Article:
Additionally, we are working with the Economic Times – India Leadership Council that comprises the top management of leading corporates. This engagement is aimed at creating ‘Champions of Apprenticeship’ who will increase awareness and adoption in their respective professional networks. We are also providing extensive handholding support to Third Party Aggregators (TPA) and are helping them partner with employers. Lastly, the TPA and SSC incentive scheme that was recently announced, is designed in a way to increase the onboarding of MSMEs and new companies (who were previously not taking apprentices).
Q: Please let us know more about the TITP and other international skilling programs for demand-driven courses that can leverage India’s demographic dividend.
A: The governments of India and Japan are cooperating to implement Japan’s Technical Intern Training Programme (TITP), an on-the-job training scheme providing three to five years of internship opportunities for foreign nationals in Japan, with NSDC as the implementing organization. Currently, there are 29 empaneled Indian Sending Organizations and 181 interns pursuing Technical Intern Training in Japan in diverse sectors such as Manufacturing, Construction, Agriculture and Healthcare. In the coming year, NSDC will explore the high-skilled segment for Indo-Japan migration outside of the TITP.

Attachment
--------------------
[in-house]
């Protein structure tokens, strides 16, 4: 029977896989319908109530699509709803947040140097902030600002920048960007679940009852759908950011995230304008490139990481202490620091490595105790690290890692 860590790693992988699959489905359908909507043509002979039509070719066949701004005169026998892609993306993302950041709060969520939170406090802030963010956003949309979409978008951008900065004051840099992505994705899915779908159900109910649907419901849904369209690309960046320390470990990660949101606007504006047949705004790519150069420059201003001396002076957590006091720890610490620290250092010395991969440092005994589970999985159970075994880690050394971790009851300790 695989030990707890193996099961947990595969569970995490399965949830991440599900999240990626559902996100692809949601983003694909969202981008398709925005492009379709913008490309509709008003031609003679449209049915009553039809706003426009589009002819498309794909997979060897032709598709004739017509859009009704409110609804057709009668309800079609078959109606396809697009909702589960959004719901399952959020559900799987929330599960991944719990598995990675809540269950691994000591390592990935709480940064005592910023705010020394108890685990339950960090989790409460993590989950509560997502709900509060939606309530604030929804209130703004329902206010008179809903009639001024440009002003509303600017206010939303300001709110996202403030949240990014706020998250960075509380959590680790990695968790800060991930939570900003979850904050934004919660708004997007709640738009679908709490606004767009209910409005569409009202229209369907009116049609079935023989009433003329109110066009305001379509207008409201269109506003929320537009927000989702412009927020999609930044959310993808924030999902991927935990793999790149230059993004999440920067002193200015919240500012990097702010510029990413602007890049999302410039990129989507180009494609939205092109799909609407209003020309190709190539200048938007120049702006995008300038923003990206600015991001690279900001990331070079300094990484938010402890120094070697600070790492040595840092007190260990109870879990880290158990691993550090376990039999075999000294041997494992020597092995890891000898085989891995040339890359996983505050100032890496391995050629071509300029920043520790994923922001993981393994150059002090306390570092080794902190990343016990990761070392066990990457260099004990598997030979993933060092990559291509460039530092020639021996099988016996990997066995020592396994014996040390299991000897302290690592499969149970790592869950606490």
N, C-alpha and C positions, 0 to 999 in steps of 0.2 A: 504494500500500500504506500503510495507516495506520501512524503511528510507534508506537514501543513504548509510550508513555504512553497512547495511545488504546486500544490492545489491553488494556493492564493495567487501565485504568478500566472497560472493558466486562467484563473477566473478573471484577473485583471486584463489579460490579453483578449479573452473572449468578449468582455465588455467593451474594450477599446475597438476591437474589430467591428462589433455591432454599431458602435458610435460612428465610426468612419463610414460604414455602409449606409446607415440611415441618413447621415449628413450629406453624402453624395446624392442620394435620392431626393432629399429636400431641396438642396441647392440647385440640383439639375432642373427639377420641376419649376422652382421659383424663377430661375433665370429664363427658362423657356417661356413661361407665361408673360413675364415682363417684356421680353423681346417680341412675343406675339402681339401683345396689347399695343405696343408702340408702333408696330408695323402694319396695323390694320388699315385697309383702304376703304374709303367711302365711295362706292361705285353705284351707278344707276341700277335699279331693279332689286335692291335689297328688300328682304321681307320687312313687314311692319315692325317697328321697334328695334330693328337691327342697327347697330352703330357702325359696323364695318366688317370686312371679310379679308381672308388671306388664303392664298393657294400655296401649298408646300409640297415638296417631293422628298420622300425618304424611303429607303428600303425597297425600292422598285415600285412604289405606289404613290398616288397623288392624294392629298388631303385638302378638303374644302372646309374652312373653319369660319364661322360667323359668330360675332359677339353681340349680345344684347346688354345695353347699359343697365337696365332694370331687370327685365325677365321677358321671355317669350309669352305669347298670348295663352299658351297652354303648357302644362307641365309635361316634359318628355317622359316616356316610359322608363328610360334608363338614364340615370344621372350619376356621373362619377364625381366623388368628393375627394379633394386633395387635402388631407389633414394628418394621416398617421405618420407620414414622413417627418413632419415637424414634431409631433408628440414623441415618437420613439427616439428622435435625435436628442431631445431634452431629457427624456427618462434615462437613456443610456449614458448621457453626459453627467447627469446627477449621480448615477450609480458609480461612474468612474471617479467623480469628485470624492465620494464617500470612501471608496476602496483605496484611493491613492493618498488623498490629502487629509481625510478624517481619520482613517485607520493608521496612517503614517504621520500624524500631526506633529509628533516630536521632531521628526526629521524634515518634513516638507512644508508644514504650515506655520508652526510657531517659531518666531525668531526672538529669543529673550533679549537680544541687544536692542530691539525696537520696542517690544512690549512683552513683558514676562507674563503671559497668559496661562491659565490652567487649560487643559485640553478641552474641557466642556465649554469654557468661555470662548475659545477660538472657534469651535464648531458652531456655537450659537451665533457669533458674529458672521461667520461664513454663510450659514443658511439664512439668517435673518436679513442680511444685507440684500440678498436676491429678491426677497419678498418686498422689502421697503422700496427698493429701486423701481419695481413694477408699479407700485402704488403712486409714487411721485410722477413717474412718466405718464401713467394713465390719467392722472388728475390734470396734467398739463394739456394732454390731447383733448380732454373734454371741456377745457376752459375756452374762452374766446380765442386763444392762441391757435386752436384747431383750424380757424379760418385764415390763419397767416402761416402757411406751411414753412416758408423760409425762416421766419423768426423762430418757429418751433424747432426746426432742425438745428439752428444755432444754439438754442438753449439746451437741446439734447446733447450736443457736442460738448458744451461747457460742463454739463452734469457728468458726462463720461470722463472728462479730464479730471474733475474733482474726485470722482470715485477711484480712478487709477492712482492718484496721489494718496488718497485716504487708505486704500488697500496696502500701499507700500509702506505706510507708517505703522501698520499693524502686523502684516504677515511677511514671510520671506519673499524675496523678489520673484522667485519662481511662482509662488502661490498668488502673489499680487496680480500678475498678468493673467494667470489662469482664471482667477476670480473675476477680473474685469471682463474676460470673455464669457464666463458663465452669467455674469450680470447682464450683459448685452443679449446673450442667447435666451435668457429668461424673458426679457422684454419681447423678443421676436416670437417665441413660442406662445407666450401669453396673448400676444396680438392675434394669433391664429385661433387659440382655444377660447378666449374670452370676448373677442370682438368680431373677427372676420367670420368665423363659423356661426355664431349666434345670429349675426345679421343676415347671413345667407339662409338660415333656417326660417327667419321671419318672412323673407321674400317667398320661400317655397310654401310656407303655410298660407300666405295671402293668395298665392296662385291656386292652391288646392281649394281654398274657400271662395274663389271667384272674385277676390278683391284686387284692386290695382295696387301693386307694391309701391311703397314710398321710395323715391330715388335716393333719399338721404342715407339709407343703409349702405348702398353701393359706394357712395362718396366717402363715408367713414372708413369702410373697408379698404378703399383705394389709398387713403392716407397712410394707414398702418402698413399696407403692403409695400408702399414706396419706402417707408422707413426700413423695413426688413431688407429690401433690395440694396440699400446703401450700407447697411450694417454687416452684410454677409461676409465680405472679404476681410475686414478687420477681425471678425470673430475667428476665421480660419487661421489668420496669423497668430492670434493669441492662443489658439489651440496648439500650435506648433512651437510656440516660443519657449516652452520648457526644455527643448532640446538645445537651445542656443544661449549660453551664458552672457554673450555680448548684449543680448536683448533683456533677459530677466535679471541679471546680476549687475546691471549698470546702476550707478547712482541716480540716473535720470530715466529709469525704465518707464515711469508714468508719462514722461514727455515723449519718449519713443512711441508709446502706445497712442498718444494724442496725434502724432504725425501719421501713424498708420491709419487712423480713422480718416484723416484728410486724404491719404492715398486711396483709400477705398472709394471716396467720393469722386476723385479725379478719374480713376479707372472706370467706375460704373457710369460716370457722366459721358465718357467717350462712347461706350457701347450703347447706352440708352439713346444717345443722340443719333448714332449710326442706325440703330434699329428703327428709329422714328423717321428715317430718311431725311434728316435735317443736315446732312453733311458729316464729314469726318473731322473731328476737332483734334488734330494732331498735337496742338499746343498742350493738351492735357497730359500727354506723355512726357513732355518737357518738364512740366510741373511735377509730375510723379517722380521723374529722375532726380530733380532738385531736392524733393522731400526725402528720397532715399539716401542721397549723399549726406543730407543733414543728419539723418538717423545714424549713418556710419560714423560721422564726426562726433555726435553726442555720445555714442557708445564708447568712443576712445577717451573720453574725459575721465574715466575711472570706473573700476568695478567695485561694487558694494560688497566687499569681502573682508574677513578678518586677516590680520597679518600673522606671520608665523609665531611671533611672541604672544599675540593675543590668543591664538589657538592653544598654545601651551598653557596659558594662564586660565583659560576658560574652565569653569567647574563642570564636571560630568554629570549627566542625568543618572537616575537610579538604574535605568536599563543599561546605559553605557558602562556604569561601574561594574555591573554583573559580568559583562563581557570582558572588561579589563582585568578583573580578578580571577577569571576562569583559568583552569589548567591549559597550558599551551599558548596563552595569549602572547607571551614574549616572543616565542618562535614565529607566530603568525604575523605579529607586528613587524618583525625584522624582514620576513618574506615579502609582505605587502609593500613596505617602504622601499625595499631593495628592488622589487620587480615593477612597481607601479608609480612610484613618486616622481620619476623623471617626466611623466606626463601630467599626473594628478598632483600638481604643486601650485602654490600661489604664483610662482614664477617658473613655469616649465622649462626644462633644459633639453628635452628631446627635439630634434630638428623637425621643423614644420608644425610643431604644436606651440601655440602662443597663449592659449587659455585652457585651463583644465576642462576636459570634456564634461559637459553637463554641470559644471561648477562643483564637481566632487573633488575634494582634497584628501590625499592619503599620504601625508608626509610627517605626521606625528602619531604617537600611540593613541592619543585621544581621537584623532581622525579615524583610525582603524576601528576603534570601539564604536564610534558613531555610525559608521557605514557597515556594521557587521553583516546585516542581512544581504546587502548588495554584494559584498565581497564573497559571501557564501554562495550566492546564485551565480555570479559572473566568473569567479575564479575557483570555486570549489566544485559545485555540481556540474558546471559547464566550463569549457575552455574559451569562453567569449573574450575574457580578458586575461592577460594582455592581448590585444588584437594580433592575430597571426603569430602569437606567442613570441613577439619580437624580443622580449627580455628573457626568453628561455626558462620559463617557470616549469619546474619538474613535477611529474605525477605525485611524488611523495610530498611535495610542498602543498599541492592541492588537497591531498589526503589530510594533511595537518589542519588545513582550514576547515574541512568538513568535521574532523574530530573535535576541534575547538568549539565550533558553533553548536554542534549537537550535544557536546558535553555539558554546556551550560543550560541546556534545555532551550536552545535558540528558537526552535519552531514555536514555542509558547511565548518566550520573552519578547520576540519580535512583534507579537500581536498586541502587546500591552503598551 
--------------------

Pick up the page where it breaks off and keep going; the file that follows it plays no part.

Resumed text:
Further, MSDE and NSDC have entered into partnerships with countries like the UAE and Saudi Arabia for skill harmonization and benchmarking to promote the mobility of certified workers through policy interventions including financial incentives on work permits. In the first phase 13 Qualifications have been benchmarked with UAE and 5 Qualifications with Saudi Arabia. Conversations with agencies in Far East Russia, Sweden, Finland, Denmark and Quebec to explore partnerships for workforce mobility are ongoing.
NSDC has also operationalized the India International Skill Centre (IISC) Network to facilitate overseas workforce mobility. IISC Network members work on the entire value chain from counseling and guidance, to skill testing, incremental training, and overseas placement.
Q: How is NSDC partnering MHRD for Degree courses like B.Voc. that are bringing industry and academia closer?
A: In India, university curriculums tend to be very theoretical with minimal emphasis on industry relevant skills. As a result, when organizations recruit fresh graduates, considerable time and resources are invested in on-job training. NSDC is working on different initiatives to bridge this gap. The B.Voc. course is currently running in 531 colleges. We are aligning these courses to the National Skill Qualification Framework. We have introduced Degree Apprenticeship – degree courses with an embedded apprenticeship component, through which students undergo training on the industry shop floor while pursuing their degrees. Further, we are working on facilitating apprenticeship for exiting graduates.